No I don’t mean bars or breweries although there are plenty of both here. While it is tempting to hit one to deal with the stresses of everyday corporate life (CORPORATES ARE EVIL!), I am talking more about a little cultural phenomenon I almost overlooked. It is so easy in the daily grind to forget that I am actually living in a foreign country and while I have moved here for work, 90% of the appeal of moving to Bangkok was the opportunity to travel and explore more of a culture that is alien to me.

One of the little discoveries are Thai Spirit Houses. Every building – house, mall, giant condo, market – has a miniature house-like structure that is draped in flowers and surrounded by incense. You will know these to be Spirit Houses when you see a couple of fruits and opened bottles of cola with straws lain in front of the mini building. Inside the building, you will sometimes spot statuettes, figurines of humans, dancers and gods. I just assumed they were little external prayer houses.

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Curiosity getting the better of me, I soon found out that Spirit houses aren’t Buddhist tradition as I originally thought. The practice goes back to pre-Buddhist times when people believed that all land is occupied by spirits of our ancestors. In encroaching their land and building your own structures, you are rendering them homeless and as such, are probably bringing bad luck to yourself.

To counter this, everyone builds a miniature home for the spirits in the corner of the property so that the Spirits can continue to live on the land but also have proper shelter to spend their days in comfort. The house is built on a prominent spot and a lot of people build it so that the shadow of whatever structure would soon occupy the land will not fall on the Spirit house. In addition to this, people leave the spirits food offerings. If the cola bottles are anything to go by, the Spirits seem to have an affinity for Strawberry Fanta!

When the room land-mates of the Spirit House decide to build a new mini-house, a colourful ceremony is conducted so that the Spirits may travel to the new house peacefully. At the end of the ceremony, the old house is discarded near a temple.

There is just something about this simple tradition that has really captured my imagination. If I ever settle down in one place and own a house someday, I might have a Spirit House of my own. Would you?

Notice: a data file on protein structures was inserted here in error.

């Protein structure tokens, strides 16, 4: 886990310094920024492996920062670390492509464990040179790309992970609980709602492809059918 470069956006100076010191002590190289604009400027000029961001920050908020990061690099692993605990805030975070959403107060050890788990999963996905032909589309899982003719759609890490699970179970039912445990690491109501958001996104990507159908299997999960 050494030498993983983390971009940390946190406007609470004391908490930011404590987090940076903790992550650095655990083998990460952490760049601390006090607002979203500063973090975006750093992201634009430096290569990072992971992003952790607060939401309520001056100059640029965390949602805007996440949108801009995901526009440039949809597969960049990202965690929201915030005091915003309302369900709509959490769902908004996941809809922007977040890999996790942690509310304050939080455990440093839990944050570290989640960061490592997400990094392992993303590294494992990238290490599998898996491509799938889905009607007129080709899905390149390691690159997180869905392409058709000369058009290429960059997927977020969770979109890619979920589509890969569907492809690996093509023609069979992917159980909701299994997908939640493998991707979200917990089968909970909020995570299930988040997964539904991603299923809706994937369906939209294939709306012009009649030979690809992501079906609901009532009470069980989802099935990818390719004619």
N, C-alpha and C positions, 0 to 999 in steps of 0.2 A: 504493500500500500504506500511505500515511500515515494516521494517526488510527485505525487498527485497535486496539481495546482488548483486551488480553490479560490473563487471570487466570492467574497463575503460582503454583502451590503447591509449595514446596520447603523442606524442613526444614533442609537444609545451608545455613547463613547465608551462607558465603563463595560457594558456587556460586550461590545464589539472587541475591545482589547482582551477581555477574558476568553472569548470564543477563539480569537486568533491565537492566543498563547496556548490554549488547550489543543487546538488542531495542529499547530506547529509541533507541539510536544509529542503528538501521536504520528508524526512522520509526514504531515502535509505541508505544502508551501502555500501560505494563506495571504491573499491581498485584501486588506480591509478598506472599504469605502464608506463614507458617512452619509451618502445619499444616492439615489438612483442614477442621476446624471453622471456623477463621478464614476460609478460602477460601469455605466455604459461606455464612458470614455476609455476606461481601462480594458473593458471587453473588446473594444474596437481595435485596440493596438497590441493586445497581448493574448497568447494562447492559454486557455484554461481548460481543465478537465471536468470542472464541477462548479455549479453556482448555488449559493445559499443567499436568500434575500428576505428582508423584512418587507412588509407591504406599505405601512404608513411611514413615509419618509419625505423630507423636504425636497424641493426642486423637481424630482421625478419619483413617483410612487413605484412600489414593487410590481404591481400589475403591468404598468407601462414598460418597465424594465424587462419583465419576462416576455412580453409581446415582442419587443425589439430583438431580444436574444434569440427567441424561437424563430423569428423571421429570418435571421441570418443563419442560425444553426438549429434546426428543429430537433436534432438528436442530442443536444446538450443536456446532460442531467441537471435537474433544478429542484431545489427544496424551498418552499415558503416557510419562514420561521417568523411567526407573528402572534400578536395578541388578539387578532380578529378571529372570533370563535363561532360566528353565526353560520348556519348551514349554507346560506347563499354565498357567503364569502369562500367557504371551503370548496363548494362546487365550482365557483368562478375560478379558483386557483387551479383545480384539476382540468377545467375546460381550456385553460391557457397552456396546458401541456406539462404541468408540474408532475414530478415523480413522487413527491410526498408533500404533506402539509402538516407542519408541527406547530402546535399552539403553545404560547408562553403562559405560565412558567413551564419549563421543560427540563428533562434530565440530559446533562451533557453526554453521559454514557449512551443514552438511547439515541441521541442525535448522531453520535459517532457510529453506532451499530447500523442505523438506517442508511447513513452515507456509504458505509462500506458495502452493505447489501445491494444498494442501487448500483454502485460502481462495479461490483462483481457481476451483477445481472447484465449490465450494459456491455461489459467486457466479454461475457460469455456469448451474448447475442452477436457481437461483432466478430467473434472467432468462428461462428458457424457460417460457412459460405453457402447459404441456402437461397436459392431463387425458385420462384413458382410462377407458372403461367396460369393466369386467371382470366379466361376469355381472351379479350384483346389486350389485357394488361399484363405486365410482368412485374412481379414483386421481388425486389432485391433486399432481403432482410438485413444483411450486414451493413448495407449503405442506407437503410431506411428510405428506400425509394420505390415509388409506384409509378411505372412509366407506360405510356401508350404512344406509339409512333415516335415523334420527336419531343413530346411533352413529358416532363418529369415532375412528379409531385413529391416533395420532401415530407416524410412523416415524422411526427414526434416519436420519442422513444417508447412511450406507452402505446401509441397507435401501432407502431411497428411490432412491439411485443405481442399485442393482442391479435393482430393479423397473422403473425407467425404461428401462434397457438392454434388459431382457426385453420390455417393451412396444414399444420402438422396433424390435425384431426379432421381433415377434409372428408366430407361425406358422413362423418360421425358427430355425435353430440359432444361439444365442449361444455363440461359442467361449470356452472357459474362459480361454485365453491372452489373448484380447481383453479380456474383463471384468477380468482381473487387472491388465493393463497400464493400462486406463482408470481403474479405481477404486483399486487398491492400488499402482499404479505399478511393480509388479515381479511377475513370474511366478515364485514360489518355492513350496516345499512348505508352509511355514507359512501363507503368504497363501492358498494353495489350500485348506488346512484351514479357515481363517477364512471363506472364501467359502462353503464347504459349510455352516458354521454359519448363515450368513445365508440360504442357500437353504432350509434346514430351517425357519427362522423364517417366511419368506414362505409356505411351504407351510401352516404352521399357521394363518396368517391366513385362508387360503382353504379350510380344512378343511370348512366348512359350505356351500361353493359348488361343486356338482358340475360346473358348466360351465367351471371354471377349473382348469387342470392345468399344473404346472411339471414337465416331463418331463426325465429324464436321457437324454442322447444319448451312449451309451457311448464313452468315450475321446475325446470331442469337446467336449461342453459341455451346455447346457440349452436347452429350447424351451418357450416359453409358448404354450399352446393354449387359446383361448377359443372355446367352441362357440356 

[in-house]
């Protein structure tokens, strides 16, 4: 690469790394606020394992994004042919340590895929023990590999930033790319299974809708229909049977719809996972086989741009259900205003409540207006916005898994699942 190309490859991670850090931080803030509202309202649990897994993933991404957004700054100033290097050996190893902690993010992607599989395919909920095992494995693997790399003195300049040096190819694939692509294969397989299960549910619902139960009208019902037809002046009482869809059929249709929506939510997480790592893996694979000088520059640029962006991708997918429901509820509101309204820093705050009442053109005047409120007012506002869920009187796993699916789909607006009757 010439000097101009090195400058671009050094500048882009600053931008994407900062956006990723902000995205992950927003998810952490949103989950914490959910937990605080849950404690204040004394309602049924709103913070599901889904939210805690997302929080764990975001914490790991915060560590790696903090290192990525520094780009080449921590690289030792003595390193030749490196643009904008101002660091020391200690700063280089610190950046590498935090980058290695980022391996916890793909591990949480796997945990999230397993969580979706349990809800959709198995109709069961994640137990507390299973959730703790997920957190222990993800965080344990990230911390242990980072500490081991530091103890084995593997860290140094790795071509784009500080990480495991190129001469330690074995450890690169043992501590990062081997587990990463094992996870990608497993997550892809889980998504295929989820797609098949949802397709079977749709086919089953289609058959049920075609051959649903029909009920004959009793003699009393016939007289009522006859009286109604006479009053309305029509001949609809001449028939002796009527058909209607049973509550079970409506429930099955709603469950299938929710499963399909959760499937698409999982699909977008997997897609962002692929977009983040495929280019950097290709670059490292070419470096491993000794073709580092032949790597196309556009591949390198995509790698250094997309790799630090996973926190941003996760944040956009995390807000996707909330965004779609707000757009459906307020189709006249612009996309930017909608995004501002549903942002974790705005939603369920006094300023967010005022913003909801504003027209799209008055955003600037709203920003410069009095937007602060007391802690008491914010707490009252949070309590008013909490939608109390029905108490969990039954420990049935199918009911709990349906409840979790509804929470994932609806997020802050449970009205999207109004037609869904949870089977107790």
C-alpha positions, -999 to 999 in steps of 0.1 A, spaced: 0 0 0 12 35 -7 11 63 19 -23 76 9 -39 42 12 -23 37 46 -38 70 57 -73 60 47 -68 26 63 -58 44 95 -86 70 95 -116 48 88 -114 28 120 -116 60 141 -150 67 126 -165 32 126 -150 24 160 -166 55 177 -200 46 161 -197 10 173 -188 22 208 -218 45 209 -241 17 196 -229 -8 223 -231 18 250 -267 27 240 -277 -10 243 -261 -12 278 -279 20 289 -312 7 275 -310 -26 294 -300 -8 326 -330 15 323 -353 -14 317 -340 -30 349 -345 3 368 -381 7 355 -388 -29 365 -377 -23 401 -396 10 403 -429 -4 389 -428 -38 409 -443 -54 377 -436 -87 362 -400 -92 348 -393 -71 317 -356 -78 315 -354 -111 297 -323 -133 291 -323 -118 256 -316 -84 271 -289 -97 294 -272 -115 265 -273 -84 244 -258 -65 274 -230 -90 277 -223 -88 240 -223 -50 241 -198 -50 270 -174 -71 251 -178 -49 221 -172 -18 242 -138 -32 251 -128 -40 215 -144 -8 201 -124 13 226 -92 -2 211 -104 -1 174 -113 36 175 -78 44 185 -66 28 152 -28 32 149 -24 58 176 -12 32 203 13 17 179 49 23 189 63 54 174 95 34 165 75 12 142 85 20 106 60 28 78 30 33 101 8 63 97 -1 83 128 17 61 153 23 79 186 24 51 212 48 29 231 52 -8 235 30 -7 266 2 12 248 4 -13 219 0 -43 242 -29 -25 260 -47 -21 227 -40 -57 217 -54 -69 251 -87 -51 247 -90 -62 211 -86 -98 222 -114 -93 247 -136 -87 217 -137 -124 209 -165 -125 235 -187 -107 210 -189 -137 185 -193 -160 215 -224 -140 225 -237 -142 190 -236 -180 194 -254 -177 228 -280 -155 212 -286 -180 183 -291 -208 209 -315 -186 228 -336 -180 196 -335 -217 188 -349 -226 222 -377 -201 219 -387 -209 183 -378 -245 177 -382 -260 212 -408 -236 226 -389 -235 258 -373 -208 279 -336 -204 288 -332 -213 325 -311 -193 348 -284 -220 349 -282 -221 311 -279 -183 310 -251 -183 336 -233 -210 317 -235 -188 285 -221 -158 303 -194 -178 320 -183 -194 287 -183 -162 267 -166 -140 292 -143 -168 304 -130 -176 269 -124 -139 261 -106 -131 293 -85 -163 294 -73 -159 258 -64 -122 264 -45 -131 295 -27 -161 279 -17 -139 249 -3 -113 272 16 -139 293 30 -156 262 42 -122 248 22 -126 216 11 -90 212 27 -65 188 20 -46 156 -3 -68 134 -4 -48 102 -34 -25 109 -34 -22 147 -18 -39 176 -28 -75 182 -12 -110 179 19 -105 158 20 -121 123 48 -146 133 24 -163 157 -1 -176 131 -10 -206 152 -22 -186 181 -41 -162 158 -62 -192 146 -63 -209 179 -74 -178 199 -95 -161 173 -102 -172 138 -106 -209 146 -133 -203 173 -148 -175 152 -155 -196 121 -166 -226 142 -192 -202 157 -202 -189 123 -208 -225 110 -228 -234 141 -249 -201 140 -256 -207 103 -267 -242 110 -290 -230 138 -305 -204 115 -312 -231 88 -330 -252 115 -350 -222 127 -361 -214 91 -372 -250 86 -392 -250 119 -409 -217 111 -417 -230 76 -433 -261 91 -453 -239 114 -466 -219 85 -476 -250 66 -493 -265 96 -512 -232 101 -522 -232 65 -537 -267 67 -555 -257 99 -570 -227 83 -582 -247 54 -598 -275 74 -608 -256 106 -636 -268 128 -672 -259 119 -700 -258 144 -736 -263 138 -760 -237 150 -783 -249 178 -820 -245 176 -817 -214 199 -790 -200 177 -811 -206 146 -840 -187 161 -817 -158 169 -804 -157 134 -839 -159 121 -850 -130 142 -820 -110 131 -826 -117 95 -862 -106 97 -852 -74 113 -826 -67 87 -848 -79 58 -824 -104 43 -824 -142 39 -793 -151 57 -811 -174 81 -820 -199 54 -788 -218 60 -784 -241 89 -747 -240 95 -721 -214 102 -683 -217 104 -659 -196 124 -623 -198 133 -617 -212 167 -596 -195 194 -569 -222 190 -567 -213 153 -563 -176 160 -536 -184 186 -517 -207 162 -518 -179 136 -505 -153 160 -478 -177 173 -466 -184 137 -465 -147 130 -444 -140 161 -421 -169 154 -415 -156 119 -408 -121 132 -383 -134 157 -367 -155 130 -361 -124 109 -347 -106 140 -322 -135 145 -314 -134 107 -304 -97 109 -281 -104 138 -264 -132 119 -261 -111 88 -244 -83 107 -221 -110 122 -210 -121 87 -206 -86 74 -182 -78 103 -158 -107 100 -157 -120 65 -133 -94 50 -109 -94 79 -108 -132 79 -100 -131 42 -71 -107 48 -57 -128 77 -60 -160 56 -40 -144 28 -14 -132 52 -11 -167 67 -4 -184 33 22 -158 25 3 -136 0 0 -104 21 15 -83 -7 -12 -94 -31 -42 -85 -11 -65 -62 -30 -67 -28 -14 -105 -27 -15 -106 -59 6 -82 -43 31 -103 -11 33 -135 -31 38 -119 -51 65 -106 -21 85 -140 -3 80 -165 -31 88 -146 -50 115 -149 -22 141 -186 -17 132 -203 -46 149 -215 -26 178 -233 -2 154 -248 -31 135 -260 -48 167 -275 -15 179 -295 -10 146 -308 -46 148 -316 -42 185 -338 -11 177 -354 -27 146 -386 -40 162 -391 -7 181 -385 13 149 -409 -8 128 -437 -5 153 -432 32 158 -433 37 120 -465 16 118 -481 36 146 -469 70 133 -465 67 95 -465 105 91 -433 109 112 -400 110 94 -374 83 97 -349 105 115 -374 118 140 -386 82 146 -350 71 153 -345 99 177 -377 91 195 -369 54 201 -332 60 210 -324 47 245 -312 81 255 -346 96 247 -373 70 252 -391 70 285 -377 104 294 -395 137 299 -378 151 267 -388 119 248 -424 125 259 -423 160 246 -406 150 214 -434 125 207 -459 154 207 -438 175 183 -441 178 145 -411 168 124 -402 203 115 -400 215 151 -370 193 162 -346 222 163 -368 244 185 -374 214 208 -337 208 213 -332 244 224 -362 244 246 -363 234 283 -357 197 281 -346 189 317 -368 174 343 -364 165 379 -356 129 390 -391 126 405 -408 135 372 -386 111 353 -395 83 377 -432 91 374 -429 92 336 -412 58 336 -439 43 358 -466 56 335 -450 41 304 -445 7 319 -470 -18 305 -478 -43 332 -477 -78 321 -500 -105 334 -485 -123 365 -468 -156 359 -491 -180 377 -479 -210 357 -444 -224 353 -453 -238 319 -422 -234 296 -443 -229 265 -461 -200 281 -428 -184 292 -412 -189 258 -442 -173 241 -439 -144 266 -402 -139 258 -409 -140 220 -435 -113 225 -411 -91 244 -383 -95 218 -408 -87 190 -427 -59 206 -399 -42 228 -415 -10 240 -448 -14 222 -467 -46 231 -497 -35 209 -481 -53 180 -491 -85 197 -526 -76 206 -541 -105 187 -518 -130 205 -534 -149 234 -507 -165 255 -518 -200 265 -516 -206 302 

Just Bangkok Things

I have come across some really bizarre things in my month in Bangkok – enough to know that there is never a dull day in this city. Here are a few things that make Bangkok what it is –

Dry Ice Drink at Steam Pug Bangkok
Smoky Drinks
AIS Scratch Card
Scratch Cards for Mobile Phone Top Ups
Makura Cat Cafe Bangkok
Caffiene and Cats at Cafes.
Rod Fai Market Bangkok
Vintage Bikes at Hipster Markets
Seacon Square Bangkok
Food, so much colourful food!
Secon Square Bangkok
Roosters in Malls
Brewtopia II Bangkok
Nerdy Craft Beer
Brewtopia II
Freaky Graffiti
Seacon Square
People colouring themselves black to represent tribals (no such thing as politically correct here!)
Rod Fai Market Bangkok
Aliens – not immigrants, we are talking about the x-files variety
Rambutans
Hairy, juicy fruits
Quirky Eats Bangkok
Mmmm Pork
Artbox Bangkok
Fish Ice-Cream anyone?
Seacon Square
For all your knife needs. Not dangerous at all!
Chatuchak Market BTS Bangkok
This sort of sunset every night!
Gateway Ekkamai
Erm, yes.
Art Box Bangkok
For when you need to mainline alcohol – the Doctor’s Order. A drip bag cocktail!
Chatuchak Weekend Market Bangkok
When your mantelpiece is missing phallic shaped art!
Artbox Bangkok
Markets! So many markets!
Love at First Sit Bangkok
Toilet Lorries. Beats concert loos any day!
Chatuchak Weekend Market
I don’t even have the words for this!

Stay tuned for more in the series! 😀

The World is One Nation

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I know this blog has taken somewhat of a ‘subtle’ negative tone over the past few months on account of life handing me too many lemons but this Friday, I went for a really nice birthday meal.

It was an Italian restaurant run by a Japanese couple in the IT hub of India who served us complimentary French sparkling wine. It has all the makings of a ‘walks into a bar’ joke but it just filled me with such warmth.

Life is pretty darn okay.